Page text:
Over-engineering and horsing around

horse

There’s been a scandal. A scandal! Horse meat has made its way into a number of typically not-horse meat based foods. This inspired me to spend a couple of spare hours on a website I named Percentage Horse.

The idea is simple:

Given the name of a thing, what percentage of it is horse?

Or, in terms of the technical task:

Given a word or phrase, generate a number between 0 and 100 which relates to its connection to horse meat.

Where’s a guy to start? I first tried searching for a way to automatically scan a combination of online supermarkets and news sources to try to automatically research the ingredients list for food items. I realised pretty early on that whilst this would work for all the obvious things, the supermarket’s don’t have APIs and the scope of what you can give the site to search for is limited.

The solution I went with consists of three parts (and lots of caching, which I won’t go into in detail beyond; cache everything):

  1. Ask Wikipedia about the search word or phrase
  2. Search for key words in the resulting text
  3. Add a small random number

As I only had a few hours to make the site, I cut to the chase and made a crude curl-based function which returned the wikipedia entry for a given piece of text. Wikipedia is nice because they have a public API.

function return_page($url)
{
	// create curl resource 
	$ch = curl_init(); 

	curl_setopt($ch, CURLOPT_USERAGENT, 'User-Agent: YOUR-DETAILS-HERE');
	
	// set url 
	curl_setopt($ch, CURLOPT_URL, $url); 

	//return the transfer as a string 
	curl_setopt($ch, CURLOPT_RETURNTRANSFER, 1); 

	// $output contains the output string 
	$output = curl_exec($ch); 

	 // close curl resource to free up system resources 
	curl_close($ch);  
	
	return $output;
}

$string = "http://en.wikipedia.org/w/api.php?format=xml&action=query&titles=" . urlencode($search_value) . "&prop=revisions&rvprop=content";
	
$search_page_string = return_page($string);

The next step is to process the lump of text we get back.

Quick note here on redirects: If you search for some words, they redirect to others (“sausages” redirects to “sausage”, for example). I made an ugly-but-it-works detector which searches for redirects and then follows the URL accordingly if it finds one:

function get_search_results_word($search_value, $allow_redirect = true)
{

	$string = "http://en.wikipedia.org/w/api.php?format=xml&action=query&titles=" . urlencode($search_value) . "&prop=revisions&rvprop=content";
	
	$search_page_string = return_page($string);
	
	if ($allow_redirect && stristr($search_page_string, "redirect") && (strlen($search_page_string) < 1000))
	{
		
		$search_page_string = explode("[[", $search_page_string);
		$search_page_string = $search_page_string[1];
		$search_page_string = explode("]]", $search_page_string);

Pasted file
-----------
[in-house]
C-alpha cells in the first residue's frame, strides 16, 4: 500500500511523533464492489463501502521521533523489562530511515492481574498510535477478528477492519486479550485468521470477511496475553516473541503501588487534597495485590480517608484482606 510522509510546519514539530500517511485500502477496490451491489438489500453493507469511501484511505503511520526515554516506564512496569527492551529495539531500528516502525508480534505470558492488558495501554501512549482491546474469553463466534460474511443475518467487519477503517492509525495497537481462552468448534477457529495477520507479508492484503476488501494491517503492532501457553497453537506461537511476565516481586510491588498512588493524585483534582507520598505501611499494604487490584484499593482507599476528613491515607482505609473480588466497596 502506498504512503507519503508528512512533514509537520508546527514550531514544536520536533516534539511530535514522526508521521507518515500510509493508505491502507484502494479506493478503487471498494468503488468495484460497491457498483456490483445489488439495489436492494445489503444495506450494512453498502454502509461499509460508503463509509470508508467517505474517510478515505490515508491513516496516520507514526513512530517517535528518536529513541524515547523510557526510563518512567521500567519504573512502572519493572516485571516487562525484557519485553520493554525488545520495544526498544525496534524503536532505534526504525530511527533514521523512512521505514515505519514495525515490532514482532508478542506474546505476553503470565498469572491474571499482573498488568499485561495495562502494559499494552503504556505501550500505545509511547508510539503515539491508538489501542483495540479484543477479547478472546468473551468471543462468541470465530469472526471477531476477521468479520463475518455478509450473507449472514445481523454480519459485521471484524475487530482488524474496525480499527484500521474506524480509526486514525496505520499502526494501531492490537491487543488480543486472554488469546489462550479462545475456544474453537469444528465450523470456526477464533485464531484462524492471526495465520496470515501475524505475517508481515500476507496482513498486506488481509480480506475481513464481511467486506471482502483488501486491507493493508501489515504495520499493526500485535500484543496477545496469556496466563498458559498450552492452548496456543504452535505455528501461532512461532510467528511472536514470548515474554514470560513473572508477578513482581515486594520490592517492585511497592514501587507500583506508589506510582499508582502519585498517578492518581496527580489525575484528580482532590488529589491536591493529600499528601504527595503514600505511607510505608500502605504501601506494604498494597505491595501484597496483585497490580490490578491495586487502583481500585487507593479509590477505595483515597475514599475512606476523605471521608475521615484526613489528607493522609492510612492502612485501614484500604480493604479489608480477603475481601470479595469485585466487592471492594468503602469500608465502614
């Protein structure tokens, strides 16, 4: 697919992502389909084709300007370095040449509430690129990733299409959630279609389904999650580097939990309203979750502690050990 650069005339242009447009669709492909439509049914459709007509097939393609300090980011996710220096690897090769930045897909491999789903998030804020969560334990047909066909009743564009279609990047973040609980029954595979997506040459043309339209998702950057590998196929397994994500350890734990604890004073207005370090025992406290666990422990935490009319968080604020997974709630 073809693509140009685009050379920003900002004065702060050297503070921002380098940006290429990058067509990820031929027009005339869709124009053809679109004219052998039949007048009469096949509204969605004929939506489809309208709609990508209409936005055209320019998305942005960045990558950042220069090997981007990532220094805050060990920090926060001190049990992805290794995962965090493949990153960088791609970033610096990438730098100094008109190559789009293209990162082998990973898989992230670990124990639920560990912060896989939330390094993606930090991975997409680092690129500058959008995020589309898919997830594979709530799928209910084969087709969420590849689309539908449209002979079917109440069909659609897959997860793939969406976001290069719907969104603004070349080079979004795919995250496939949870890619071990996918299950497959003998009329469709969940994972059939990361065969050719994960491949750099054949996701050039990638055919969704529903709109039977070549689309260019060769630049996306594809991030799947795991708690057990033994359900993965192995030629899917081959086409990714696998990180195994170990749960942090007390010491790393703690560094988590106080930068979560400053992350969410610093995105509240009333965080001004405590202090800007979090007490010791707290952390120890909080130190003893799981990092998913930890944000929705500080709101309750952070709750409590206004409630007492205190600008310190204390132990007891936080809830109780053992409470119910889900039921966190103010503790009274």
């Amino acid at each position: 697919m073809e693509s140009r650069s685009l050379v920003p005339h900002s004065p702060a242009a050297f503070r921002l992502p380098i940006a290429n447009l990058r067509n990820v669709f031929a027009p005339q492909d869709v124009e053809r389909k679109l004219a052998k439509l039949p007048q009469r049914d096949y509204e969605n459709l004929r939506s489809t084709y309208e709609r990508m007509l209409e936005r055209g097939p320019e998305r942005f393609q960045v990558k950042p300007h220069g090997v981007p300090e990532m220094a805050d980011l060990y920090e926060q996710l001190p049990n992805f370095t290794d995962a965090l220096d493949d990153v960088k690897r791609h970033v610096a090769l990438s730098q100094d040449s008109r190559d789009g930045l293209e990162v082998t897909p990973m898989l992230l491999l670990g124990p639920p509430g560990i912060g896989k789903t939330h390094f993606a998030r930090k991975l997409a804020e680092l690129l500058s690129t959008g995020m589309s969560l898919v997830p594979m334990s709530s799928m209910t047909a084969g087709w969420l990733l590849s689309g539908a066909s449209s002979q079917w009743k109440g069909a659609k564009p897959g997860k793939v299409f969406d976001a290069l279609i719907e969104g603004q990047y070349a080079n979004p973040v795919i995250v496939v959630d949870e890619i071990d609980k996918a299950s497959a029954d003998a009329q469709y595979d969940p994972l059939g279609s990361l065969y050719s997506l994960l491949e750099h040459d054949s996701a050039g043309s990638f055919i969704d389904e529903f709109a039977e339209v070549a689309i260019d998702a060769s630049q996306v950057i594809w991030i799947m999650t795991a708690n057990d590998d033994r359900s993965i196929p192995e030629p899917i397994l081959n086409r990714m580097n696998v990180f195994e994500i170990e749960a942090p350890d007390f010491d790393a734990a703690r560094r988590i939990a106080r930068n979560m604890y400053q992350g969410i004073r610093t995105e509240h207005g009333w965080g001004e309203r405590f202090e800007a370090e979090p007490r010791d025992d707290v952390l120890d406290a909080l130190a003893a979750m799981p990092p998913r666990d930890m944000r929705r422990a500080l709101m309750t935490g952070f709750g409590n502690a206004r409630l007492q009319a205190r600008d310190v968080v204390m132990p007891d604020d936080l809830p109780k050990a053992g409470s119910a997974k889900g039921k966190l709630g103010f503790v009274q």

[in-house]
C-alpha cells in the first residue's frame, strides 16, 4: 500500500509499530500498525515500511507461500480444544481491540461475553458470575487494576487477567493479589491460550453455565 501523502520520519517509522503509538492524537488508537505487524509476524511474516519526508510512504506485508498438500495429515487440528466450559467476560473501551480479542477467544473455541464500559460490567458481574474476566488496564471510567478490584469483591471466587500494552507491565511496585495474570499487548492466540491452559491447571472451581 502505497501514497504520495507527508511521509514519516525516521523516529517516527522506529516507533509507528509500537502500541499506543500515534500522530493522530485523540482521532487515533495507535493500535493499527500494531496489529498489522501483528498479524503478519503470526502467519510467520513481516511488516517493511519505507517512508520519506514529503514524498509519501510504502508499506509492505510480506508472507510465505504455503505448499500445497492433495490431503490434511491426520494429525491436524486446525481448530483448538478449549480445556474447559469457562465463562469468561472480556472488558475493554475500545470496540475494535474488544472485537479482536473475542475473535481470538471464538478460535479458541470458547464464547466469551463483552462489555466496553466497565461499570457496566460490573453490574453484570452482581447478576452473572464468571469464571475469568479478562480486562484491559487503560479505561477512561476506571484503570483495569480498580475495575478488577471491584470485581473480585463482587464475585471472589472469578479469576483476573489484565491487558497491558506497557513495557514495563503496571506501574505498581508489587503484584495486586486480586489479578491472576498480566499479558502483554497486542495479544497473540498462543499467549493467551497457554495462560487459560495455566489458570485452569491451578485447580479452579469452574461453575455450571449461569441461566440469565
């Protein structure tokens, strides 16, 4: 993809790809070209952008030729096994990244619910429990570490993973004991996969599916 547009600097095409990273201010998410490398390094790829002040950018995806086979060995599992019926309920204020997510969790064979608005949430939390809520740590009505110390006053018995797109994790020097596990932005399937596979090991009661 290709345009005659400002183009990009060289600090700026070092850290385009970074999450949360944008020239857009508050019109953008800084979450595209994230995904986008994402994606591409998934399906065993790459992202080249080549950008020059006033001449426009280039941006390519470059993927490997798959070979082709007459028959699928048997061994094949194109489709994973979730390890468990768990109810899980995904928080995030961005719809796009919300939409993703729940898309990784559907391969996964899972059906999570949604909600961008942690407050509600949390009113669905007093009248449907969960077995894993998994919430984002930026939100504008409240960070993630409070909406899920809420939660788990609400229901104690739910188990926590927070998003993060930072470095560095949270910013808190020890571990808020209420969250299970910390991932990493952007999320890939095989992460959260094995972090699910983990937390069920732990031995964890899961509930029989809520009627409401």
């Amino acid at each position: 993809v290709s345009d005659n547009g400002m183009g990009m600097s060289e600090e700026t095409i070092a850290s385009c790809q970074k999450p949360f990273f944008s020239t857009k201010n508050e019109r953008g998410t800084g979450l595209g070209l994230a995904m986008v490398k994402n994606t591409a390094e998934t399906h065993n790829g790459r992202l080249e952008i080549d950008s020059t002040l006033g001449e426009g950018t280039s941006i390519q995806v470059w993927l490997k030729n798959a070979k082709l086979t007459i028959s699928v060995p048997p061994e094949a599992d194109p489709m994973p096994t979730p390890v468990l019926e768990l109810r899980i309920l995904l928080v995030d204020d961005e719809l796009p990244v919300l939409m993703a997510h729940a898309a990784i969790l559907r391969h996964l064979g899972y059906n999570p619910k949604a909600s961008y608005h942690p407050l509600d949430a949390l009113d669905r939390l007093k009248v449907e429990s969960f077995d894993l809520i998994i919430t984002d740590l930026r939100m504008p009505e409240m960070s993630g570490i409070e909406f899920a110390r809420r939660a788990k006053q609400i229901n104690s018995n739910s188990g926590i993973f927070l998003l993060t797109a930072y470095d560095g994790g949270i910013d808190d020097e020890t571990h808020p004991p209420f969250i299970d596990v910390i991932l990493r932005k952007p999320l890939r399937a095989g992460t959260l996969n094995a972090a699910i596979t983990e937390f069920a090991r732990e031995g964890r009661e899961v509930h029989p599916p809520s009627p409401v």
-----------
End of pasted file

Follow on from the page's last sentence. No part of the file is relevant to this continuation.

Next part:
$search_page_string = $search_page_string[0];
		
		if ($search_page_string)
		{
			$search_page_string = get_search_results_word($search_page_string, false);
		}
	}
	
	return $search_page_string;
	
}

I could have used a sexy regular expression, but who’s got time for that?

Right now I can search for a word, and get a whole tonne of related words come back (in the form of the text on the Wikipedia page). If we break the user-submitted phrase into its constituent words then merge all our results into one big text string, we’re almost there.

We don’t really care about sentences or structure, so I pushed the large text string through a word-frequency analyser, which gives me an array of words and their popularity in the results.

Some words are more important than others so I made a small array of key words, like “meat” and “smart” (any food that’s “smart price” is probably pretty low quality), and another array of words to ignore like “at” and “the”. Assuming we don’t care about words that only appear once, we can step through the words and calculate $is_horse and $not_horse values. With a little bit of weighting we can subsequently divide one value by the other and get our percentage.

foreach ($wiki_text_array as $wiki_text_word => $frequency)
{
	if (($frequency > 2) && !in_array($wiki_text_word, $ignore_words))
	{
		if (in_array($wiki_text_word, $key_words))
		{
			$is_horse += ($frequency * 1);
		}
		else
		{
			$not_horse += ($frequency * 0.05);
		}
	}
}

// calculate the score, and prevent it being more than 100
$score = round(($is_horse / ($is_horse + $not_horse)) * 160, 2);

if ($score > 100)
{
	$score = 100;
}

The random number added on the end is purely theatrical. The whole website is a joke, and as long as the percentage is within 25% of what we want, the joke works. Adding a random number prevents similar phrases having identical percentages, which is a surprisingly frequent occurrence and makes the website look broken.

And that’s it! Season lightly with some basic CSS and jQuery, and you have yourself a novelty website in a couple of hours.

You can see the website for yourself at percentagehorse.com.

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